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Thread Local Storage

Microsoft Specific

Thread Local Storage (TLS) is the mechanism by which each thread in a given multithreaded process allocates storage for thread-specific data. In standard multithreaded programs, data is shared among all threads of a given process, whereas thread local storage is the mechanism for allocating per-thread data. For a complete discussion of threads, see Processes and Threads in the Platform SDK.

The Microsoft C language includes the extended storage-class attribute, thread, which is used with the __declspec keyword to declare a thread local variable. For example, the following code declares an integer thread local variable and initializes it with a value:

__declspec( thread ) int tls_i = 1;

These guidelines must be observed when you are declaring statically bound thread local variables:

  • The use of __declspec(thread) may interfere with delay loading of DLL imports.

  • You can apply the thread attribute only to data declarations and definitions. It cannot be used on function declarations or definitions. For example, the following code generates a compiler error:

    #define Thread   __declspec( thread )
    Thread void func();      /* Error */
    
  • You can specify the thread attribute only on data items with static storage duration. This includes global data (both static and extern) and local static data. You cannot declare automatic data with the thread attribute. For example, the following code generates compiler errors:

    #define Thread   __declspec( thread )
    void func1()
    {
        Thread int tls_i;            /* Error */
    }
    
    int func2( Thread int tls_i )    /* Error */
    {
       return tls_i;
    }
    
  • You must use the thread attribute for the declaration and the definition of thread local data, regardless of whether the declaration and definition occur in the same file or separate files. For example, the following code generates an error:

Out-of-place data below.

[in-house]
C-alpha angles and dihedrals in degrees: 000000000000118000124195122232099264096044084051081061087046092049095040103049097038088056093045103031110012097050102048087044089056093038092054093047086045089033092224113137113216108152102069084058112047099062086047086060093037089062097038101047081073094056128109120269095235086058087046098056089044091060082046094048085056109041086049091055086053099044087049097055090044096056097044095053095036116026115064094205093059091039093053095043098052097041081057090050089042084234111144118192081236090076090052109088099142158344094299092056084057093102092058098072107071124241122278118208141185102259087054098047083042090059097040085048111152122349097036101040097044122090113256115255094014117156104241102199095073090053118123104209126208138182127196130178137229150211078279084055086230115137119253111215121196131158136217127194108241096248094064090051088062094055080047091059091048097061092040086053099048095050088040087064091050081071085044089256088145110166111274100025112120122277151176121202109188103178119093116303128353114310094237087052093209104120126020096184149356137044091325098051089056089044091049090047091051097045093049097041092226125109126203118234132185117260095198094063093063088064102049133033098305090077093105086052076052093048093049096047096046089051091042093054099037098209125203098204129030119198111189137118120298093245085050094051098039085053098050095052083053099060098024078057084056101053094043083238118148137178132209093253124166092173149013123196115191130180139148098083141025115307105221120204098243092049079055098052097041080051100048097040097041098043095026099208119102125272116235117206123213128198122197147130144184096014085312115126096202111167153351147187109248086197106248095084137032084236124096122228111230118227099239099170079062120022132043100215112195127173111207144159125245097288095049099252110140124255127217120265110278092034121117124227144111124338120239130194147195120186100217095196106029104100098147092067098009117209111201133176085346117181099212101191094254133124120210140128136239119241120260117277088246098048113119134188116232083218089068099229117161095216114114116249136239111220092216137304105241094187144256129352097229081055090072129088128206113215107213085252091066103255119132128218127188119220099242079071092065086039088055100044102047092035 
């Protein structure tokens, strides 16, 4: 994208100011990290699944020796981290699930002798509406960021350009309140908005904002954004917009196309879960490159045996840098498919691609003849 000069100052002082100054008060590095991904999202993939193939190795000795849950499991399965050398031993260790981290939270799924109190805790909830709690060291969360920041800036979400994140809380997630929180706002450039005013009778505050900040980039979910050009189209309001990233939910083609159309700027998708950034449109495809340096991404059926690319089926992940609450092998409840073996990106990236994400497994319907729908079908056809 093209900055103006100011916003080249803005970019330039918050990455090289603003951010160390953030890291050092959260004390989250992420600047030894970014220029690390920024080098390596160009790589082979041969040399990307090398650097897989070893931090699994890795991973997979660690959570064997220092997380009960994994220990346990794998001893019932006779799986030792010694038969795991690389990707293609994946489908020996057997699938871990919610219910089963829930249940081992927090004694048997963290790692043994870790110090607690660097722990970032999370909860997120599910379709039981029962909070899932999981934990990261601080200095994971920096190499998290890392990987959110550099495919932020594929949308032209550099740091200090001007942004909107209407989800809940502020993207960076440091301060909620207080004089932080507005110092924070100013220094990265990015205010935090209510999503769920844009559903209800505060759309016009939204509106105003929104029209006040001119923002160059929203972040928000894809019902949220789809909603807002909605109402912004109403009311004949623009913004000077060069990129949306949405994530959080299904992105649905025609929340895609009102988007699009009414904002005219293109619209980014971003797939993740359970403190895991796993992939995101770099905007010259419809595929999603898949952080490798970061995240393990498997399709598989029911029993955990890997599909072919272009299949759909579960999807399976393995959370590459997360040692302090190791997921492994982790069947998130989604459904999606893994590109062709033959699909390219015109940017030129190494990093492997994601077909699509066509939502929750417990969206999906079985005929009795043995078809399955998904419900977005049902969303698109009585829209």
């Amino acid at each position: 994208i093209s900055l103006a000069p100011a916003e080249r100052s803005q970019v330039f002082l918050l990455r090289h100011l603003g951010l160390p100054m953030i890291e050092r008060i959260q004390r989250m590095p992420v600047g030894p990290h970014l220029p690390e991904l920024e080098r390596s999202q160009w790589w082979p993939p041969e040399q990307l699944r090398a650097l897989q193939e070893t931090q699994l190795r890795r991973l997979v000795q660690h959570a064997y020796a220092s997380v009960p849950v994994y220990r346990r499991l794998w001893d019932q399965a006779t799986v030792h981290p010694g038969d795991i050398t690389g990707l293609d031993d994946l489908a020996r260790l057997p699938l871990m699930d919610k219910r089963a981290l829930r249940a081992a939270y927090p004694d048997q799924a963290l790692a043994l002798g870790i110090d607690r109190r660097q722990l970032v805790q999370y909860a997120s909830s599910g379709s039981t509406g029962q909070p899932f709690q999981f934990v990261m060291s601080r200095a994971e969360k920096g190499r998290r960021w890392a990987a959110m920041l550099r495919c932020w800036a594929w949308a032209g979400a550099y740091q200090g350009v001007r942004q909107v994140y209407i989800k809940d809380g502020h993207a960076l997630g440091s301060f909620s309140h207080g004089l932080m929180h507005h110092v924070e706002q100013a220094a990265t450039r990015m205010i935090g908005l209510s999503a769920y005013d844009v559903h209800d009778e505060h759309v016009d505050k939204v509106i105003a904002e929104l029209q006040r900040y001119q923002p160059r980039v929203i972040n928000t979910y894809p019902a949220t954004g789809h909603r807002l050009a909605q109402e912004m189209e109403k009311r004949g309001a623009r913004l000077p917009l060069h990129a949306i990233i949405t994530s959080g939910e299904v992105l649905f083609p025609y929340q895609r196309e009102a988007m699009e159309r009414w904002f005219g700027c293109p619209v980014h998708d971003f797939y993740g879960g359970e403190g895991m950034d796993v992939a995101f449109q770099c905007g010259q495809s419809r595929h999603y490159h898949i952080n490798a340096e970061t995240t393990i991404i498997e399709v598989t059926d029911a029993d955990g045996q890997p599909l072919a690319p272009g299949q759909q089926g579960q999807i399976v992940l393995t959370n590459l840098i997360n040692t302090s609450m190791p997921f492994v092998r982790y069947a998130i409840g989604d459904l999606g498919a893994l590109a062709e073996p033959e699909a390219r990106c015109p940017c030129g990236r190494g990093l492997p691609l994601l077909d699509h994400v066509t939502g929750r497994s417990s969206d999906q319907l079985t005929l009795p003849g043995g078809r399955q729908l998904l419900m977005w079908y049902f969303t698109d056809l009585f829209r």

#define Thread   __declspec( thread )
    extern int tls_i;     /* This generates an error, because the   */
    int Thread tls_i;     /* declaration and the definition differ. */
    
  • You cannot use the thread attribute as a type modifier. For example, the following code generates a compiler error:

    char *ch __declspec( thread );      /* Error */
    
  • The address of a thread local variable is not considered constant, and any expression involving such an address is not considered a constant expression. This means that you cannot use the address of a thread local variable as an initializer for a pointer. For example, the compiler flags the following code as an error:

    #define Thread   __declspec( thread )
    Thread int tls_i;
    int *p = &tls_i;      /* Error */
    
  • C permits initialization of a variable with an expression involving a reference to itself, but only for objects of nonstatic extent. For example:

    #define Thread   __declspec( thread )
    Thread int tls_i = tls_i;             /* Error */
    int j = j;                            /* Error */
    Thread int tls_i = sizeof( tls_i )    /* Okay  */
    

    Note that a sizeof expression that includes the variable being initialized does not constitute a reference to itself and is allowed.

  • The use of __declspec(thread) may interfere with delay loading of DLL imports.

For more information about using the thread attribute, see Multithreading Topics.

END Microsoft Specific

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